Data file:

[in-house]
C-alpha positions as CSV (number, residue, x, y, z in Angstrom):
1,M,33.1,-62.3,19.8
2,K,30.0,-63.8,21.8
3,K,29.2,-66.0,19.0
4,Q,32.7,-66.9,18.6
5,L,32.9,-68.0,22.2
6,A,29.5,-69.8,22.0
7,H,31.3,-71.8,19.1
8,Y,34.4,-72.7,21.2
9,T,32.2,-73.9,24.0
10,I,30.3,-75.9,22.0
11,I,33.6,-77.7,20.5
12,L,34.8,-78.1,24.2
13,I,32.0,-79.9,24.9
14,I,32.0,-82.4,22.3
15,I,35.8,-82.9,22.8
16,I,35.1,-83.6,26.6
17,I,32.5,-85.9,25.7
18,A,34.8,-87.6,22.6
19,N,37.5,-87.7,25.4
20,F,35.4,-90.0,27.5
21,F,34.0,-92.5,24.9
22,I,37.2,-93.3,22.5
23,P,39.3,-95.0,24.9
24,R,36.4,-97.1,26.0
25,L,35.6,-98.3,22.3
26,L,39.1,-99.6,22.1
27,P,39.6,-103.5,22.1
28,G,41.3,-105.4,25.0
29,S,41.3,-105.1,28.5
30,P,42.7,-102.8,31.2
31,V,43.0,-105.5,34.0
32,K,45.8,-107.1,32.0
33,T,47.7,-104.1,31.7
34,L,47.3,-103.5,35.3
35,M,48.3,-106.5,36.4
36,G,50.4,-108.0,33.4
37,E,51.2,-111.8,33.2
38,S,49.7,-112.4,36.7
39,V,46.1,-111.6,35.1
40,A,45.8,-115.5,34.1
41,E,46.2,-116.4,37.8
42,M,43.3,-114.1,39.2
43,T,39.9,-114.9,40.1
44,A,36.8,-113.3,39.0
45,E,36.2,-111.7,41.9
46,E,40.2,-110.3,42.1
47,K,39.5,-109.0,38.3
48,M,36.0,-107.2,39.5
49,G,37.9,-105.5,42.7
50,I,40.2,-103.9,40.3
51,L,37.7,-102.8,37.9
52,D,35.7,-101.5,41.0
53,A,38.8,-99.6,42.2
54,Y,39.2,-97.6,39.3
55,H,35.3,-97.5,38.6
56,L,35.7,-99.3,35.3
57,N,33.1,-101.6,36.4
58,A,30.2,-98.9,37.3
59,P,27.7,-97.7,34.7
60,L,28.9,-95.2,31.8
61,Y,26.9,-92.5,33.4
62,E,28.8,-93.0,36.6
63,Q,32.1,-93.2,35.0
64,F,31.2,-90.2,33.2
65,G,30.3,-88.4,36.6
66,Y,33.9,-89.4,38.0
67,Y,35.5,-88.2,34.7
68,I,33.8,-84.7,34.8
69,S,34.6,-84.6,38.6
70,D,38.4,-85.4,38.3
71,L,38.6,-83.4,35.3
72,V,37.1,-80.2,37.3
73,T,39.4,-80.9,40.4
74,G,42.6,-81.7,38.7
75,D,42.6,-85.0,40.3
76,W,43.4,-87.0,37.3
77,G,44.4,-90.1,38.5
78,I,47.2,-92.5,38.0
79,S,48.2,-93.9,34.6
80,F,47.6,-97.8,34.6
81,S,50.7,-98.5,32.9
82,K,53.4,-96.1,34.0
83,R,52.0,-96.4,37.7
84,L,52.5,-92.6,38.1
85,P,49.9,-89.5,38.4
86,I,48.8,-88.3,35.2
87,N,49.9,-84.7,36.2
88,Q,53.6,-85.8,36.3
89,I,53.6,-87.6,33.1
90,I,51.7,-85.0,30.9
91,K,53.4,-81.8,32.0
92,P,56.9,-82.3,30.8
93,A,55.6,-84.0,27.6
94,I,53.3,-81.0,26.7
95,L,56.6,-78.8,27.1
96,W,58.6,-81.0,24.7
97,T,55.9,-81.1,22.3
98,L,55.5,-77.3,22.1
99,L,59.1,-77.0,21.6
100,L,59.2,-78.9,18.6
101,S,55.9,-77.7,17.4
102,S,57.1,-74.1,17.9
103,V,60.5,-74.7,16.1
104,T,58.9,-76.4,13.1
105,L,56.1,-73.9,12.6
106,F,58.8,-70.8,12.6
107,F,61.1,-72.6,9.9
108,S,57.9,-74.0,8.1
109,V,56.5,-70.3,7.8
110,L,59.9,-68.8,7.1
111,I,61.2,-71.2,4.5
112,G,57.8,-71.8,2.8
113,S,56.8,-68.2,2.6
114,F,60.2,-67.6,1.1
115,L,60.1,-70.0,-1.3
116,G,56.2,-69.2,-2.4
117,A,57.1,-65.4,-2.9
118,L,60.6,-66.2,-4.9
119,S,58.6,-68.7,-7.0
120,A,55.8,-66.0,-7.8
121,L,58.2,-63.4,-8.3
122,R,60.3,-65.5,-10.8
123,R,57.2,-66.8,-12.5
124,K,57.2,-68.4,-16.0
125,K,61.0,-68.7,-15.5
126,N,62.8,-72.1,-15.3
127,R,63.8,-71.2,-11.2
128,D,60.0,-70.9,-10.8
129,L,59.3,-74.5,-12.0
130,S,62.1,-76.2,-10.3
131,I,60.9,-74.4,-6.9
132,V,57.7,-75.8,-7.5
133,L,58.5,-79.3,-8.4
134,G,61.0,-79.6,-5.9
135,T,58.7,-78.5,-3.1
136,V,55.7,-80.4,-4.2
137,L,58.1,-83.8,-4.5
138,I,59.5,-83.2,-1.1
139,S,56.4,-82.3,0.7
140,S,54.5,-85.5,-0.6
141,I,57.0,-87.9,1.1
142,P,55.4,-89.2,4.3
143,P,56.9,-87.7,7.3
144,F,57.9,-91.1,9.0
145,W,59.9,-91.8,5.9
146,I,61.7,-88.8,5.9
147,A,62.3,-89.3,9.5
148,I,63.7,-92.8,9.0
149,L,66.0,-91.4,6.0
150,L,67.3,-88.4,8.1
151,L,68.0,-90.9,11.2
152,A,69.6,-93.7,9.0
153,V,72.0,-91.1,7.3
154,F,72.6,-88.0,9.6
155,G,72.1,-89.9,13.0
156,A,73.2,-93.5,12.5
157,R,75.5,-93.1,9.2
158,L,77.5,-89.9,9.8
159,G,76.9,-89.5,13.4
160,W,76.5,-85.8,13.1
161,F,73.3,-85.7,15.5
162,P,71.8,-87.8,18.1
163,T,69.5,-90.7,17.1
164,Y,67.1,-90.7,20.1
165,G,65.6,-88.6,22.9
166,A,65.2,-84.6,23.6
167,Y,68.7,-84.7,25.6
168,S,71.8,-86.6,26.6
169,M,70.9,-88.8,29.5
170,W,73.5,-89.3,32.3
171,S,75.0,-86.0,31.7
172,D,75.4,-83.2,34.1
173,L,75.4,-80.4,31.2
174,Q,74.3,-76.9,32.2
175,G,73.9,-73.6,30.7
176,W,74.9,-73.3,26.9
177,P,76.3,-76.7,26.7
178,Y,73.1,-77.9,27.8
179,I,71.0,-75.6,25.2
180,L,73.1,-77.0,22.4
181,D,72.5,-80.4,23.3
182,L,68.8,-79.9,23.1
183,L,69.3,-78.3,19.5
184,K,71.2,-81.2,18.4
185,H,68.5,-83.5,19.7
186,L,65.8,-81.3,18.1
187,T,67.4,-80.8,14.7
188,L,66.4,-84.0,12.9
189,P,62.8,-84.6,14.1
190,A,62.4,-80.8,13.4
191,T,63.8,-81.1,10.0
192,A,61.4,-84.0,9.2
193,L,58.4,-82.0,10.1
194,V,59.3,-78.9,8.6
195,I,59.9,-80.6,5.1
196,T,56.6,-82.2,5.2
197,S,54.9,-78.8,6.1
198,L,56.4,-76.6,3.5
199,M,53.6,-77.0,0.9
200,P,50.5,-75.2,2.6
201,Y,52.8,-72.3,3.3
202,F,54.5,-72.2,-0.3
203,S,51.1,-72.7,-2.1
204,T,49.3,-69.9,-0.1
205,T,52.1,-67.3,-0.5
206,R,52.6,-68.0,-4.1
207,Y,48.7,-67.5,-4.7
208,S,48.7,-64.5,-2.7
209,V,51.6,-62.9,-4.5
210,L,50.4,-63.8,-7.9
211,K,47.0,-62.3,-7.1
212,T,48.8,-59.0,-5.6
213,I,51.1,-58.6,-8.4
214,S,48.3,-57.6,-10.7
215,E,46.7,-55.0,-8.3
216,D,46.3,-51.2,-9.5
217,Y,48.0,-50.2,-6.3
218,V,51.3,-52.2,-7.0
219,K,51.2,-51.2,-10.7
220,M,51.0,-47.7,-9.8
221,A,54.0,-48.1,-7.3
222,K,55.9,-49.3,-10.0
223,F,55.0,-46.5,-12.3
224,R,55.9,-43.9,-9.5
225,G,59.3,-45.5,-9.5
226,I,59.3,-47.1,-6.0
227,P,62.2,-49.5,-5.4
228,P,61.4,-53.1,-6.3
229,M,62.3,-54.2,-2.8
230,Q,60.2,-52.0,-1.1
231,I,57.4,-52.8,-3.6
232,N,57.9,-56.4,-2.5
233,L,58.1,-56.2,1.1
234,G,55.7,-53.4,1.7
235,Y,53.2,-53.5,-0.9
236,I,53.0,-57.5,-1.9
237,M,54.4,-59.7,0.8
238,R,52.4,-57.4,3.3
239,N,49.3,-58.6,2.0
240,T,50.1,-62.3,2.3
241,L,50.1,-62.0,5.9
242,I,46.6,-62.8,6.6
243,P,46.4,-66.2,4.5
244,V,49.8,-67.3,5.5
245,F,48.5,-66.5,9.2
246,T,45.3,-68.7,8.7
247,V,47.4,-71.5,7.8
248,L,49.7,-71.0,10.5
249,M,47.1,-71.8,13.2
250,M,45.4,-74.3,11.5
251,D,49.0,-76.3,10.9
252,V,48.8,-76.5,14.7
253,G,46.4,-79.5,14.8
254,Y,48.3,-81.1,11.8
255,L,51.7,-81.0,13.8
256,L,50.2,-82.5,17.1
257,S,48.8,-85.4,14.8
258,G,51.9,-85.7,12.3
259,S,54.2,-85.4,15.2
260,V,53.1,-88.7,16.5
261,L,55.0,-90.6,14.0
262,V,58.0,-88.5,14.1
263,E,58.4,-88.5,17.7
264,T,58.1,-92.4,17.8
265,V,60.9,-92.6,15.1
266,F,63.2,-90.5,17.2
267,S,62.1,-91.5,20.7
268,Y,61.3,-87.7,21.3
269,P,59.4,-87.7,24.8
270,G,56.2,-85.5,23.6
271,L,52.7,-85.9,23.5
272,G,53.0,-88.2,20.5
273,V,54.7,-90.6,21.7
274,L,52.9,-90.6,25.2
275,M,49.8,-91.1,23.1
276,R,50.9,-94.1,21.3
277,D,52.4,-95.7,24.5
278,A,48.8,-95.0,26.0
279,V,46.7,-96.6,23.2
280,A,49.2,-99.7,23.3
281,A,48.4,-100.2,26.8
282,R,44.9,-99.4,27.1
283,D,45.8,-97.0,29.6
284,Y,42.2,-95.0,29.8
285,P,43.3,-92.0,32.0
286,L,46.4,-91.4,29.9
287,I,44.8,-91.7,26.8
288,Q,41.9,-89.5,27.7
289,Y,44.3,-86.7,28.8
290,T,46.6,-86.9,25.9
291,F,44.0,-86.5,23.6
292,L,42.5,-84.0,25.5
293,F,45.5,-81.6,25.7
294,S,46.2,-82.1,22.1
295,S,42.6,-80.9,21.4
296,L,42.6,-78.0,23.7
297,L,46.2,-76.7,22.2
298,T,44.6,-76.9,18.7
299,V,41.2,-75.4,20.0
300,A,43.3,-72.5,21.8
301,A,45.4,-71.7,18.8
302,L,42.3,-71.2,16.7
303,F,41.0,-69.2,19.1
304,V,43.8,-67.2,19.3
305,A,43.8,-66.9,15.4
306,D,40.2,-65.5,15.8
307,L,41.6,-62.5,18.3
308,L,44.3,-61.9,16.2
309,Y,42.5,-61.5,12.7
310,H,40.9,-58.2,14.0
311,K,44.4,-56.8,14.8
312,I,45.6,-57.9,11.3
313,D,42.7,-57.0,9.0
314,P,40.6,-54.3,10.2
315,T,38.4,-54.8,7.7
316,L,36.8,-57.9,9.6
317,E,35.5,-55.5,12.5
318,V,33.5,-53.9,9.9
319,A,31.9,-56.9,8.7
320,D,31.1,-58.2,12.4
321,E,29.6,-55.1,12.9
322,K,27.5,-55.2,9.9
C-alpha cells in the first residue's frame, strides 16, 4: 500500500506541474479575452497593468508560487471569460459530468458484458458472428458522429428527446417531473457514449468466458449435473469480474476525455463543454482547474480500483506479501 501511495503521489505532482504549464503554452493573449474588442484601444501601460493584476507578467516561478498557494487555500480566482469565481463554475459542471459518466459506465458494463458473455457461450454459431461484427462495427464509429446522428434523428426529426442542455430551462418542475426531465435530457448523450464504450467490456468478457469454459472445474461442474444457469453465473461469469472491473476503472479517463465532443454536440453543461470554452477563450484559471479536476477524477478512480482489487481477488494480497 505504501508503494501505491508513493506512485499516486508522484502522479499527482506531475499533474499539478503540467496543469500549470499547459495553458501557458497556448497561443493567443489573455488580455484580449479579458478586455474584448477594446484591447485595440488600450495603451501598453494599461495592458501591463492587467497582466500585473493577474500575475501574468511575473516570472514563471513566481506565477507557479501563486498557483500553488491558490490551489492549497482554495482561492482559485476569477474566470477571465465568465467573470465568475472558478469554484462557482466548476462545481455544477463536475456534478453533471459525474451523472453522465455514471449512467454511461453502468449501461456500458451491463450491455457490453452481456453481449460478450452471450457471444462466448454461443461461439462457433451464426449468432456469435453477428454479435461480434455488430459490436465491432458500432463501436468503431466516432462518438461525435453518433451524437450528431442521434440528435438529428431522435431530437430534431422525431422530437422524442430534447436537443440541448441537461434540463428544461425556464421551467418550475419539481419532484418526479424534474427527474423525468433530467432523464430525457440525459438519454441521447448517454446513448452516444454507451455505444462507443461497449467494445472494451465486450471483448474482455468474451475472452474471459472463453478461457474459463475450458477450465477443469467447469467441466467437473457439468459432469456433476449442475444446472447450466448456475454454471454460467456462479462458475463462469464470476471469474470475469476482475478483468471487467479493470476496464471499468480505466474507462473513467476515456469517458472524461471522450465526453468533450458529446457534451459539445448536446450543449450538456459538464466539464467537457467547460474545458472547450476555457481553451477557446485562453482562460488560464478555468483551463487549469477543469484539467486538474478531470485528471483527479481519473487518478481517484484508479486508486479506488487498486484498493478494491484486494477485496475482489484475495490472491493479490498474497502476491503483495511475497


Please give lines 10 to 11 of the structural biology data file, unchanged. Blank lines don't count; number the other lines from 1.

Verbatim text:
8,Y,34.4,-72.7,21.2
9,T,32.2,-73.9,24.0